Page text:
463,111

PATENT SPECIFICATION

Application Date: Sept. 17, 1935. No. 25814/35.

Complete Specification Left: Feb. 14, 1936.

Complete Specification Accepted: March 17, 1937.

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PROVISIONAL SPECIFICATION

Improvements in or relating to Frequency Selective Electric Cables

We, ALAN DOWER BLUMLEIN, of 32, Audley Road, Ealing, London, W.5, EDWARD CECIL CORK, of 50A, Kenilworth Road, Ealing, London, W.5, and JOSEPH LADE PAWSEY, of 3, Dale Avenue, Hounslow West, Middlesex, all British Subjects, do hereby declare the nature of this invention to be as follows:-

The present invention relates to frequency selective electric cables which have a low attenuation for relatively low radio frequency, audio or low frequency, or direct current and a high attenuation for a relatively high radio frequency current.

It is n object of the present invention to provide an improved cable of the above mentioned type.

According to the present invention there is provided a cable comprising an unbroken conductor associated with one or more resonant circuits, said resonant circuits being so constructed and arranged that the attenuation by said cable of a high radio frequency (40 megacycles per second, for example) is relatively high and the attenuation of low radio frequency, audio or low frequency or direct current is relatively low.

Preferably the resonant circuits comprise sections of conducting wire wound helically around the inner conductor of a concentric feeder and within the outer conductor, each section being conductively connected to the inner conductor at one or both ends; in either case the length of the section is so chose with respect to its disposition about the inner conductor that the cable offers a high impedance at a high radio frequency.

In carrying the invention into effect we may proceed as follows:-

The central conductor of a concentric feeder has one end of piece of copper wire conductively attached thereto and the wire is then wound helically around the central conductor, suitable insulation being provided between the wire and the central conductor.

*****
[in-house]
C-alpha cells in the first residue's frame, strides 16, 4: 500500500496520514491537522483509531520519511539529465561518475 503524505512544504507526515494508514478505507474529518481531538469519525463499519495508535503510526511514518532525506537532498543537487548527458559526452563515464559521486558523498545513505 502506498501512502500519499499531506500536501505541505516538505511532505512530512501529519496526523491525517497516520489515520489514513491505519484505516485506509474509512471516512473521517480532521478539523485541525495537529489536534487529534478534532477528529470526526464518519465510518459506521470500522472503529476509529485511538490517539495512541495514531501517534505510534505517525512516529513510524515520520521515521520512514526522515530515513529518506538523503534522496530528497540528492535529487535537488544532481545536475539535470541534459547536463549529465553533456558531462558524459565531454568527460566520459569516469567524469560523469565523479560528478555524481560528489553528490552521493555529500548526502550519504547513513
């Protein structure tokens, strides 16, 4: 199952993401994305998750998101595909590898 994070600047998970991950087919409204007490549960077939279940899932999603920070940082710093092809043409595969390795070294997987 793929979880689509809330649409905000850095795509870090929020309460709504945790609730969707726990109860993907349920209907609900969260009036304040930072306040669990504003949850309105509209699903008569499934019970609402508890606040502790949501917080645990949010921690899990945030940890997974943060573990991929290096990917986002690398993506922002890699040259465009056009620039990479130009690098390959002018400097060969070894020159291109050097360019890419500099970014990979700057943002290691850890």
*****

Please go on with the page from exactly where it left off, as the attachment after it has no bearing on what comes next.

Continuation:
The other end of the wire is conductively attached to the central conductor at a point displaced along the length thereof from the first-mentioned point of attached. The electrical length of the wire between the two points of attached is arranged to exceed the electrical length of central conductor between these points by an odd number of half wavelengths (preferably one half wavelength) of the wave which it is desired to attenuate. The time of travel of the wave to be attenuated through the wire then exceed the time of travel along the central conductor in the manner described above but has approximately one half the length of the wire in the previous case. One end of the wire is connected as before to the inner conductor but the other end of the wire is left free.

In both the above-described examples a metal sheath is arranged to surround and is suitably insulated from the central conductor and the wire. Preferably a plurality of wires is arranged in the manner described. The wires may all be alike, in which case a high attenuation may be obtained in the neighbourhood of one frequency or the wires may be arranged to attenuate different frequencies in which case it is possible to obtain a substantial attenuation of all frequencies within a considerable band of frequencies. In the case in which the wire is connected at both its ends to the central conductor the wire may be a continuous helix from end to end of the cable, the wire being insulated from the central conductor over the greater part of its length but being conductively connected to the central conductor at suitably spaced points.

In cables according to this invention the wires, together with the portions of the central conductor with which they are associated, may be considered as forming tuned circuits which serve to increase the loss of the cable at the frequency or frequencies to which they are tuned.

The attenuation of the cable is dependent on the number of sections of wire employed and on the efficiency per section, the efficiency per section being dependent on the gauge of wire and the spacing between the conductors. The selectivity of the attenuation also depends on these factors.

A cable according to this invention offers the advantage over an attenuating cable loaded with high permeability magnetic material in that the copper wire loading does not require the annealing required by magnetic alloys. Further, the copper wire loading is not affected by direct or low frequency currents in the cable, which currents may cause magnetic saturation if the cable is loaded with magnetic material.

Means may be provided for adjusting the selectivity of the sections and a cable may be constructed which is substantially non-attenuating at all frequencies up to several megacycles per second.